We’ve all been there. Prop bait? Tied firmly on the line. Cast? Nailed it. Hook a monster? You bet! Then snap – that trusty ol’ lure is now a gift to the depths.
It’s a common frustration for topwater baits, to be sure. While the propeller(s) on the bait (or prop for short) typically excel at chopping up surface water, an improper knot will get your line tangled up in all that spinning real quick. Countless prop baits have been lost for this exact reason. Count a classic Devil’s Horse prop my Papa Joe gave to me among them.
Yet we Outsiders believe in providing more solutions than we do problems. And thankfully, our friends over at PursuitUp have exactly the man for the job.
The job? Typing a proper “straight as an arrow” prop bait knot, of course, courtesy of pro angler and all around excellent gent Chris Lane. Let’s get to it.
Tie a Propeller-Proof Prop Bait Knot in No Time with Chris Lane
When it comes to tying knots to topwater baits, Chris says outright that it’s beyond important to tie the right knot. Especially with prop baits. His solution is his prop bait knot using a double clinch knot, which forces the line to exit the knot in a rigid straight line. This sturdy knot combo eliminates line curl behind the bait, leaving your line level behind the propellers so they don’t get caught.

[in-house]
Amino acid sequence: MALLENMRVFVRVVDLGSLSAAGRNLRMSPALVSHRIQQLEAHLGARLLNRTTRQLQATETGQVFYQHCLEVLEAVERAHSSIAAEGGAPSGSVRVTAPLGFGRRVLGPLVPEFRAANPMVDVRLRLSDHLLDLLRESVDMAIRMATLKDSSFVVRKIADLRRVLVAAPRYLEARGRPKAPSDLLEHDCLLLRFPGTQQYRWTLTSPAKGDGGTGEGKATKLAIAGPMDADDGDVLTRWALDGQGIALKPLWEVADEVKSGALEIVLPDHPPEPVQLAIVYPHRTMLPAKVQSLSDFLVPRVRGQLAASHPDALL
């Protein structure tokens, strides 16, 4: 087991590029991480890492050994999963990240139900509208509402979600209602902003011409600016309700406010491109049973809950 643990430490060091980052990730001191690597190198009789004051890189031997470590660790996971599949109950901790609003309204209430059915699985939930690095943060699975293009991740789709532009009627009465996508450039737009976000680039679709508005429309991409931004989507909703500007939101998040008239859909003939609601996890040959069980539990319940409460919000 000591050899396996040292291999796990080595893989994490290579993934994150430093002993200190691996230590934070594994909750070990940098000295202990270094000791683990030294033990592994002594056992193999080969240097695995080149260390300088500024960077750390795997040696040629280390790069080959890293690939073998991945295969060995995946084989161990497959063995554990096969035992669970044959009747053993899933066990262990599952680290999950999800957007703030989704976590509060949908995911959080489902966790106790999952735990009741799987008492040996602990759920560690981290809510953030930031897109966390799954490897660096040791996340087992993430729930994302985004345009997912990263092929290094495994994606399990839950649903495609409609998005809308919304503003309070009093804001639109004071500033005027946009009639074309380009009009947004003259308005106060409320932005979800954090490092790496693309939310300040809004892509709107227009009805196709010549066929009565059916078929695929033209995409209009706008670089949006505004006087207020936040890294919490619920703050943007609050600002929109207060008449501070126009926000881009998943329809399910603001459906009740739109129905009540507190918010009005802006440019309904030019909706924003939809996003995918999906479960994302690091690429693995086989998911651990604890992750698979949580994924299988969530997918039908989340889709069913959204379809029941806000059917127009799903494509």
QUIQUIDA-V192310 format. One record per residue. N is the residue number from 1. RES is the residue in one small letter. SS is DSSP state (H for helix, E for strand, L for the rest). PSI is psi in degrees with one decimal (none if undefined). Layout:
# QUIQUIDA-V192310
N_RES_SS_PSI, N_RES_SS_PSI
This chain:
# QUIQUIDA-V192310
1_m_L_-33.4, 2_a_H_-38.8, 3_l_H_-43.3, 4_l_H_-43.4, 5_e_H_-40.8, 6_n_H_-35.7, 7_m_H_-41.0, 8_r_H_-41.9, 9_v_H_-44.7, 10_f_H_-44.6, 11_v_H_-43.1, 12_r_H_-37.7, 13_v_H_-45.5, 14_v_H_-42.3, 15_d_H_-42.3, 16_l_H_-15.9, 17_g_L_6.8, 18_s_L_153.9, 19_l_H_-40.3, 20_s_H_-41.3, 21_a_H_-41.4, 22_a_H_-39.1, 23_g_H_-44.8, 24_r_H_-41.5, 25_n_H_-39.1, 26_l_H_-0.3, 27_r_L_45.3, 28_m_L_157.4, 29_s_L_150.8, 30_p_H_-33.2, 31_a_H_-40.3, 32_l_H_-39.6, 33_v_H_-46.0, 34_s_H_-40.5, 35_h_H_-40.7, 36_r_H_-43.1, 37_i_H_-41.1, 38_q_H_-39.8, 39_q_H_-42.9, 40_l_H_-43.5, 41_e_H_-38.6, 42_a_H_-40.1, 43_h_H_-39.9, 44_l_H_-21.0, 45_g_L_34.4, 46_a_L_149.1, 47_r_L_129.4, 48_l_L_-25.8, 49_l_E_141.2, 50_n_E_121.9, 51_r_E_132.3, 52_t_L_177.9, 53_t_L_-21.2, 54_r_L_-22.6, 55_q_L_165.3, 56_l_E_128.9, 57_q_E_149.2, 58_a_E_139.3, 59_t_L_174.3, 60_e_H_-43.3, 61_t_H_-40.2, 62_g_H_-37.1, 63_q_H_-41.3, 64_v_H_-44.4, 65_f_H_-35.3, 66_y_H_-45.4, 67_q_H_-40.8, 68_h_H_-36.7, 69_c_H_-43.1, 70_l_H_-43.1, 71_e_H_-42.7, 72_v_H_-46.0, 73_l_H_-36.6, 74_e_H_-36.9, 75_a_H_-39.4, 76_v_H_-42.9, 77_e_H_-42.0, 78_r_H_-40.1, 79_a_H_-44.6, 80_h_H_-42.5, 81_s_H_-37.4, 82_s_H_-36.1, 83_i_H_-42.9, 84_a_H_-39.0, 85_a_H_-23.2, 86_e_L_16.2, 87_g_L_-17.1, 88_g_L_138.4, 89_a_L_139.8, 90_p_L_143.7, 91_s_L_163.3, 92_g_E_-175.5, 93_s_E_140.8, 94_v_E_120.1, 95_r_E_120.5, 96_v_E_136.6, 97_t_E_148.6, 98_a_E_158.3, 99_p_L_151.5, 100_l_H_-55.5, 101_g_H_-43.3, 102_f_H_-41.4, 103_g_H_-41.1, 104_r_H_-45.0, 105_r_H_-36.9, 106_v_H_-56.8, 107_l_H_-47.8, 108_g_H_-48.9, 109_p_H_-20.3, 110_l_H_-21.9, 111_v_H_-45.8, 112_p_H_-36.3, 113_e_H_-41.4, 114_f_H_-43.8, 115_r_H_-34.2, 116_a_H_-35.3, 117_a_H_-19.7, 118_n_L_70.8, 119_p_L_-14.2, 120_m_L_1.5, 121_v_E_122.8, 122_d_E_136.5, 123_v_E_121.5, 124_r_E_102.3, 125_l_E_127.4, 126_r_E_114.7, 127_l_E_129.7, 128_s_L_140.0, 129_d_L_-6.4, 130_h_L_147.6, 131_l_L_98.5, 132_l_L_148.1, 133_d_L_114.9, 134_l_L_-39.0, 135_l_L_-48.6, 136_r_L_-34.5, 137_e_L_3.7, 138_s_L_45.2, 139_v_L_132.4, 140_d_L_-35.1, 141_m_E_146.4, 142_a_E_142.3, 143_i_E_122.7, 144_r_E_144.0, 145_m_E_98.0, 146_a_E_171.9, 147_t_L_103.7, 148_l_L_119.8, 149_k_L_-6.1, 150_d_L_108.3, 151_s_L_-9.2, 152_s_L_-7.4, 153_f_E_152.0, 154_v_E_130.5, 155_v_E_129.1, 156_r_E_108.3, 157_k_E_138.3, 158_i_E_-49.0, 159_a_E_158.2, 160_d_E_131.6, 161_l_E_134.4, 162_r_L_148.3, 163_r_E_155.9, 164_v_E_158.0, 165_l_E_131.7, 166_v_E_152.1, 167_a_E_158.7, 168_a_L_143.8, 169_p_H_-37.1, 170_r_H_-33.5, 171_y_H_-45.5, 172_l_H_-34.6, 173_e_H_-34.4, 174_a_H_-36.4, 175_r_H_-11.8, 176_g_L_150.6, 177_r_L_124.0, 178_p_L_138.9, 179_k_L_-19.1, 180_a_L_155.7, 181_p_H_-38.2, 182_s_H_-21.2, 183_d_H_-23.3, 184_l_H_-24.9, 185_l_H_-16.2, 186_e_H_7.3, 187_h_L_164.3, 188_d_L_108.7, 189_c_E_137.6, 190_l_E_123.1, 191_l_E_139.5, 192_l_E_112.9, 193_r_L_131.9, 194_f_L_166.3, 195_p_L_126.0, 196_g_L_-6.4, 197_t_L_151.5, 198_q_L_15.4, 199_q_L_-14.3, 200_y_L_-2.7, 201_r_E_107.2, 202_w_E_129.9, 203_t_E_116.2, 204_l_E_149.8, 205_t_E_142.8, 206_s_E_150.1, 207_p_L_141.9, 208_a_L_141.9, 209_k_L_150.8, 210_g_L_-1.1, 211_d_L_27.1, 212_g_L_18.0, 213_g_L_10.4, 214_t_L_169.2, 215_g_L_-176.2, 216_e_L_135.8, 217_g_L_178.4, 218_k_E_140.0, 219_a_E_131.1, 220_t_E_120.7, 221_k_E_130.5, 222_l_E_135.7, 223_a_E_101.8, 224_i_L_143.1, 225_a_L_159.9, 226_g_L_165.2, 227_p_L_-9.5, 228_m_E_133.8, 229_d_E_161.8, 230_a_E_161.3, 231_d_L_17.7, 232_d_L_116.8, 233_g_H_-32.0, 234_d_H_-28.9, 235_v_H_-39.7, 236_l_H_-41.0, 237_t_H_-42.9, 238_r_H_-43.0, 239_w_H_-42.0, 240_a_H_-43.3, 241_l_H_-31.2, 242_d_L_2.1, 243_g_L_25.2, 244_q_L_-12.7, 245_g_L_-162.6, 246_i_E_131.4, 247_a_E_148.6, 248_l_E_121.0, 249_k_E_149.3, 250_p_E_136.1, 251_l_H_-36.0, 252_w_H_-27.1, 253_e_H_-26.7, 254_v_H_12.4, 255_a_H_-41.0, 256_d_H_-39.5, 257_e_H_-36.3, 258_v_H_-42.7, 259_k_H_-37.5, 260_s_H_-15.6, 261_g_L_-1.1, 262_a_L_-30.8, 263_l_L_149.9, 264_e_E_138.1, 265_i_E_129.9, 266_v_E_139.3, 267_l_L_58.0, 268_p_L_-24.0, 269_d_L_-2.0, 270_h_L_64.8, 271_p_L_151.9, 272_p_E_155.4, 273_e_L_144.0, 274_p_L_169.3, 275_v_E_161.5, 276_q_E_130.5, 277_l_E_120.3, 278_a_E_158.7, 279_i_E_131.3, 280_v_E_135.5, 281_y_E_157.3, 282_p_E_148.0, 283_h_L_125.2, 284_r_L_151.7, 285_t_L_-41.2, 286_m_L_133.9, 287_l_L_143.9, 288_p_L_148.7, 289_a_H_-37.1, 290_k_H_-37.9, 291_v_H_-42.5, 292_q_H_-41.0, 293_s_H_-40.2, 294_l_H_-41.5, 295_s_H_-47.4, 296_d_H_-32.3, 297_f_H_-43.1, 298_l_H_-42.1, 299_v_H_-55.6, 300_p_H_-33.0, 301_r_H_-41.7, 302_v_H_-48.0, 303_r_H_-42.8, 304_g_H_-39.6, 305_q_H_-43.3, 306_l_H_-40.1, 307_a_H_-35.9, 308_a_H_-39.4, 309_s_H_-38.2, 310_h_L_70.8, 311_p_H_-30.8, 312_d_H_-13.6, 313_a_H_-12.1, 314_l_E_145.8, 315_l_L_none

In this clip from his The Bass Pros series for PursuitUp, Chris breaks down the prop bait knot into six steps for fellow anglers. Check it out right here, before we get into further details below:
- Fold the line over to begin forming your double clinch knot.
- Run it through the eye.
- Wrap line 5 or 6 times & leave a gap.
- Run through the gap
- Pull to clinch tightly
- Trim excess line
Don’t worry, we know these steps feel a bit ambiguous listed out like this. Above, Chris Lane demonstrates the entirety of his brilliant prop bait knot solution – and it’s just the tip of the iceberg for this episode of The Bass Pros, too.
“What happens is – this line is straight as an arrow coming out,” Lane says as he demonstrates. The whole point is to keep your line as straight and firm as possible so it doesn’t get tangled in the propellers, he continues.
Even Chris himself is in awe of how straight the line is. The proof is in his craftsmanship, too. When he’s not tugging on the line, it still stands straight out from the back of the prop bait. Now that’s what we call pro tips!
As Chris notes, failing to knot your line properly “could cost you a big fish.” That’s a no thank you for all anglers, right there.
So on behalf of us Outsiders, keep doing what you’re doing, good sir, and we’ll follow suit!